The Louvin Brothers – “Let Her Go, God Bless Her” from Tragic Songs of Life (1956) and “The River of Jordan” from Satan is Real (1960)
In my journey into country music, I have not heard two voices mingle as perfectly and with such conviction as those of Ira and Charlie Louvin. I dare say that these are the best vocal harmonies in popular music.
“Let Her Go, God Bless Her” showcases Ira’s superb mandolin work while “The River of Jordan” is a rousing testament to the boys’ ability to translate their religious fervor into gorgeous songwriting.
Check out two great tunes from Satan is Real over at The Rising Storm.
Some video of the Louvin Brothers
Buy the Louvins here
Posted by Jordy
Charles Mingus – “Self-Portrait in Three Colors” from Mingus Ah Um (1959)
“Self-Portrait” is one of the best examples of Mingus’s beautiful polyphonic writing. Sounds like classical music, almost. This track was originally written for John Cassavettes’s first film, Shadows, and is included on Ah Um, one of the essential albums, and a good record for jazz-curious rock fans to pick up.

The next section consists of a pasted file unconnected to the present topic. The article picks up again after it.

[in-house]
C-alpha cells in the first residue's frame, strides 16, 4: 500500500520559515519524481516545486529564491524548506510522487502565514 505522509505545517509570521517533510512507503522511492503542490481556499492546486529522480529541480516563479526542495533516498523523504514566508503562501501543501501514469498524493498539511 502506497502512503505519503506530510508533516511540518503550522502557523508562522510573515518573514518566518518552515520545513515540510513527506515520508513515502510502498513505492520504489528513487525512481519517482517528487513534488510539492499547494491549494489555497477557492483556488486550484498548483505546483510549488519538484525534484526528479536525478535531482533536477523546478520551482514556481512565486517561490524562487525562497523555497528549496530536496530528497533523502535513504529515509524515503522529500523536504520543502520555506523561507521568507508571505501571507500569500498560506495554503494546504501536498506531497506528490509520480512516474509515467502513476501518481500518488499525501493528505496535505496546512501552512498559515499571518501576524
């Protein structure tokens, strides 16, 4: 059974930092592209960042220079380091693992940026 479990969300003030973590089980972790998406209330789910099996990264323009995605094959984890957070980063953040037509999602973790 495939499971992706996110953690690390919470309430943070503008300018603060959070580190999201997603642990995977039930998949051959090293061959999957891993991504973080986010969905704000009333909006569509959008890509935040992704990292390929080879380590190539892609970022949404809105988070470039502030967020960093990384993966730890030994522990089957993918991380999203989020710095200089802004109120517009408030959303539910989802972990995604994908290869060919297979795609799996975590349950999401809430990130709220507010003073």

Buy it here
More Mingus on SWR
Posted by Glenn
Hank Williams – “My Bucket’s Got a Hole in It” (1949) and “Dear John” (1950) from 40 Greatest Hits (1978)
After Jordy’s post on the Flying Burrito Brothers a month or so back, I’ve decided to try to get into country music. You’d think that living in the South would help, but people just want to talk about Radiohead. Oh well. Hank sang soulful tunes with such perfect vocal control. Every little crack in his voice–and there aren’t many–means something huge. Plus those lyrics can’t be beat.
Buy Hank here
for more on country, check The Rising Storm or Setting the Woods on Fire
Posted by Glenn